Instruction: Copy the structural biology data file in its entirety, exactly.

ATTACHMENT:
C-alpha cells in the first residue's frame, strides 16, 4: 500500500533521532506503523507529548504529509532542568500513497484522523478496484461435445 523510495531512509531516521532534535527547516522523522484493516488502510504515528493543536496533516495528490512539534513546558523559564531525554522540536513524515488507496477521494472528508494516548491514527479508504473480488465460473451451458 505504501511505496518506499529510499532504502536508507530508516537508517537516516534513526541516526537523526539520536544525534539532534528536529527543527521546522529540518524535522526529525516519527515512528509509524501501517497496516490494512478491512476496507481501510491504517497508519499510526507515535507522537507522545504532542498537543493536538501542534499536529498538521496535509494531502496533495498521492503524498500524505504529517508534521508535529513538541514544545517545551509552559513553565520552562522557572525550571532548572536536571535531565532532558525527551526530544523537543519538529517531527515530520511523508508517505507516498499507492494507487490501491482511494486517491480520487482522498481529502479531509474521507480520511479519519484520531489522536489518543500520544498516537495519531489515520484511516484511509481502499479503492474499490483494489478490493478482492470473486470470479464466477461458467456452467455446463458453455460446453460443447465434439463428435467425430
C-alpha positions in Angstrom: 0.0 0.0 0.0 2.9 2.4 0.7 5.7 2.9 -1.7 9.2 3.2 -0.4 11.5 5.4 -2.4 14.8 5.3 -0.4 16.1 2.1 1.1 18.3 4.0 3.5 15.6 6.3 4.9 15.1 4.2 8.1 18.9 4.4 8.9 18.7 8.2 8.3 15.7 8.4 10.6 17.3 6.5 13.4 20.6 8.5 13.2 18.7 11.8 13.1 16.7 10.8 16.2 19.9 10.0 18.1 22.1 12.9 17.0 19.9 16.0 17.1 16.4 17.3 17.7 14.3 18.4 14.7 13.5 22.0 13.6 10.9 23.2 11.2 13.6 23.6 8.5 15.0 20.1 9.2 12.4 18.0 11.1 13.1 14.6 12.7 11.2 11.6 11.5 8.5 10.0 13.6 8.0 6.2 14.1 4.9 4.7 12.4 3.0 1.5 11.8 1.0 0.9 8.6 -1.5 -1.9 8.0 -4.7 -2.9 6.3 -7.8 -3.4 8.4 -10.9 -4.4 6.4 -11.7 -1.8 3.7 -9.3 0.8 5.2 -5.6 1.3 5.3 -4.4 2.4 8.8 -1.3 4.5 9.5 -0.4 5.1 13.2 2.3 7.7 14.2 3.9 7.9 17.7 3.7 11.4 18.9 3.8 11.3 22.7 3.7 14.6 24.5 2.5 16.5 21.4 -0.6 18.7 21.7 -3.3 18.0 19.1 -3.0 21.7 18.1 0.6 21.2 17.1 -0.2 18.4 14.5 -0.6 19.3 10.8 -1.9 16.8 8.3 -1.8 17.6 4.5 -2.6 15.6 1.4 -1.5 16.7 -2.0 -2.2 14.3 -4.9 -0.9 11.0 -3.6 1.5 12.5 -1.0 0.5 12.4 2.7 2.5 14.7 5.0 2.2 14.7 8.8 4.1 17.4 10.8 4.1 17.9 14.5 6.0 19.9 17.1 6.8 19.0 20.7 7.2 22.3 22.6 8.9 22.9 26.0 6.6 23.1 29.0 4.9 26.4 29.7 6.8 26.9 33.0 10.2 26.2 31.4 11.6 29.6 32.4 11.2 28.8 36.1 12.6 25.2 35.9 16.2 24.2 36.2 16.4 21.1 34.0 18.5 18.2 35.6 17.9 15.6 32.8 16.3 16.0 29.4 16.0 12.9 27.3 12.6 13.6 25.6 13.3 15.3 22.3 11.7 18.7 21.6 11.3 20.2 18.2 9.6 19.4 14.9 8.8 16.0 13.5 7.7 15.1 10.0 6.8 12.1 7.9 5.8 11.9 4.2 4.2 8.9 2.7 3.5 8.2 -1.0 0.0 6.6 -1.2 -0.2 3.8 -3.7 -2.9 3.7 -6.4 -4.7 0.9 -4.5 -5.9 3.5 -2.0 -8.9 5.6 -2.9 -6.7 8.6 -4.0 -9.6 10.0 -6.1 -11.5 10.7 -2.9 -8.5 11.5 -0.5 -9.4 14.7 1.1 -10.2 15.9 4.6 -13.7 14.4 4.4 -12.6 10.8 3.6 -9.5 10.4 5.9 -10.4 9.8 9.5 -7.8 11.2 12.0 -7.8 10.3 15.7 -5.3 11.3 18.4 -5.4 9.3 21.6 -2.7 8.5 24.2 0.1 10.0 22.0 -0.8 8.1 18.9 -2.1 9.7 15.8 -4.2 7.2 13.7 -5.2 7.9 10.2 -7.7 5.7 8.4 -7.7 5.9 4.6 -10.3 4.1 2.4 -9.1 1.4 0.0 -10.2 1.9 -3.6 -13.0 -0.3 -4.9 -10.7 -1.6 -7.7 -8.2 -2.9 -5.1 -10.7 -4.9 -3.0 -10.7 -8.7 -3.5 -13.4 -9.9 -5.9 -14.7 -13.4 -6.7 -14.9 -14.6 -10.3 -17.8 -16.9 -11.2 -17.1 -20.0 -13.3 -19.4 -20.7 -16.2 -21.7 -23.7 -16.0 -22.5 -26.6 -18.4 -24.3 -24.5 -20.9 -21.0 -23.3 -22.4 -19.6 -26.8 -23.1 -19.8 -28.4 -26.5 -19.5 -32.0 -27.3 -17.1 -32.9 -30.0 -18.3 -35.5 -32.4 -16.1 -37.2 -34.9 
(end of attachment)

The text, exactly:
C-alpha cells in the first residue's frame, strides 16, 4: 500500500533521532506503523507529548504529509532542568500513497484522523478496484461435445 523510495531512509531516521532534535527547516522523522484493516488502510504515528493543536496533516495528490512539534513546558523559564531525554522540536513524515488507496477521494472528508494516548491514527479508504473480488465460473451451458 505504501511505496518506499529510499532504502536508507530508516537508517537516516534513526541516526537523526539520536544525534539532534528536529527543527521546522529540518524535522526529525516519527515512528509509524501501517497496516490494512478491512476496507481501510491504517497508519499510526507515535507522537507522545504532542498537543493536538501542534499536529498538521496535509494531502496533495498521492503524498500524505504529517508534521508535529513538541514544545517545551509552559513553565520552562522557572525550571532548572536536571535531565532532558525527551526530544523537543519538529517531527515530520511523508508517505507516498499507492494507487490501491482511494486517491480520487482522498481529502479531509474521507480520511479519519484520531489522536489518543500520544498516537495519531489515520484511516484511509481502499479503492474499490483494489478490493478482492470473486470470479464466477461458467456452467455446463458453455460446453460443447465434439463428435467425430
C-alpha positions in Angstrom: 0.0 0.0 0.0 2.9 2.4 0.7 5.7 2.9 -1.7 9.2 3.2 -0.4 11.5 5.4 -2.4 14.8 5.3 -0.4 16.1 2.1 1.1 18.3 4.0 3.5 15.6 6.3 4.9 15.1 4.2 8.1 18.9 4.4 8.9 18.7 8.2 8.3 15.7 8.4 10.6 17.3 6.5 13.4 20.6 8.5 13.2 18.7 11.8 13.1 16.7 10.8 16.2 19.9 10.0 18.1 22.1 12.9 17.0 19.9 16.0 17.1 16.4 17.3 17.7 14.3 18.4 14.7 13.5 22.0 13.6 10.9 23.2 11.2 13.6 23.6 8.5 15.0 20.1 9.2 12.4 18.0 11.1 13.1 14.6 12.7 11.2 11.6 11.5 8.5 10.0 13.6 8.0 6.2 14.1 4.9 4.7 12.4 3.0 1.5 11.8 1.0 0.9 8.6 -1.5 -1.9 8.0 -4.7 -2.9 6.3 -7.8 -3.4 8.4 -10.9 -4.4 6.4 -11.7 -1.8 3.7 -9.3 0.8 5.2 -5.6 1.3 5.3 -4.4 2.4 8.8 -1.3 4.5 9.5 -0.4 5.1 13.2 2.3 7.7 14.2 3.9 7.9 17.7 3.7 11.4 18.9 3.8 11.3 22.7 3.7 14.6 24.5 2.5 16.5 21.4 -0.6 18.7 21.7 -3.3 18.0 19.1 -3.0 21.7 18.1 0.6 21.2 17.1 -0.2 18.4 14.5 -0.6 19.3 10.8 -1.9 16.8 8.3 -1.8 17.6 4.5 -2.6 15.6 1.4 -1.5 16.7 -2.0 -2.2 14.3 -4.9 -0.9 11.0 -3.6 1.5 12.5 -1.0 0.5 12.4 2.7 2.5 14.7 5.0 2.2 14.7 8.8 4.1 17.4 10.8 4.1 17.9 14.5 6.0 19.9 17.1 6.8 19.0 20.7 7.2 22.3 22.6 8.9 22.9 26.0 6.6 23.1 29.0 4.9 26.4 29.7 6.8 26.9 33.0 10.2 26.2 31.4 11.6 29.6 32.4 11.2 28.8 36.1 12.6 25.2 35.9 16.2 24.2 36.2 16.4 21.1 34.0 18.5 18.2 35.6 17.9 15.6 32.8 16.3 16.0 29.4 16.0 12.9 27.3 12.6 13.6 25.6 13.3 15.3 22.3 11.7 18.7 21.6 11.3 20.2 18.2 9.6 19.4 14.9 8.8 16.0 13.5 7.7 15.1 10.0 6.8 12.1 7.9 5.8 11.9 4.2 4.2 8.9 2.7 3.5 8.2 -1.0 0.0 6.6 -1.2 -0.2 3.8 -3.7 -2.9 3.7 -6.4 -4.7 0.9 -4.5 -5.9 3.5 -2.0 -8.9 5.6 -2.9 -6.7 8.6 -4.0 -9.6 10.0 -6.1 -11.5 10.7 -2.9 -8.5 11.5 -0.5 -9.4 14.7 1.1 -10.2 15.9 4.6 -13.7 14.4 4.4 -12.6 10.8 3.6 -9.5 10.4 5.9 -10.4 9.8 9.5 -7.8 11.2 12.0 -7.8 10.3 15.7 -5.3 11.3 18.4 -5.4 9.3 21.6 -2.7 8.5 24.2 0.1 10.0 22.0 -0.8 8.1 18.9 -2.1 9.7 15.8 -4.2 7.2 13.7 -5.2 7.9 10.2 -7.7 5.7 8.4 -7.7 5.9 4.6 -10.3 4.1 2.4 -9.1 1.4 0.0 -10.2 1.9 -3.6 -13.0 -0.3 -4.9 -10.7 -1.6 -7.7 -8.2 -2.9 -5.1 -10.7 -4.9 -3.0 -10.7 -8.7 -3.5 -13.4 -9.9 -5.9 -14.7 -13.4 -6.7 -14.9 -14.6 -10.3 -17.8 -16.9 -11.2 -17.1 -20.0 -13.3 -19.4 -20.7 -16.2 -21.7 -23.7 -16.0 -22.5 -26.6 -18.4 -24.3 -24.5 -20.9 -21.0 -23.3 -22.4 -19.6 -26.8 -23.1 -19.8 -28.4 -26.5 -19.5 -32.0 -27.3 -17.1 -32.9 -30.0 -18.3 -35.5 -32.4 -16.1 -37.2 -34.9 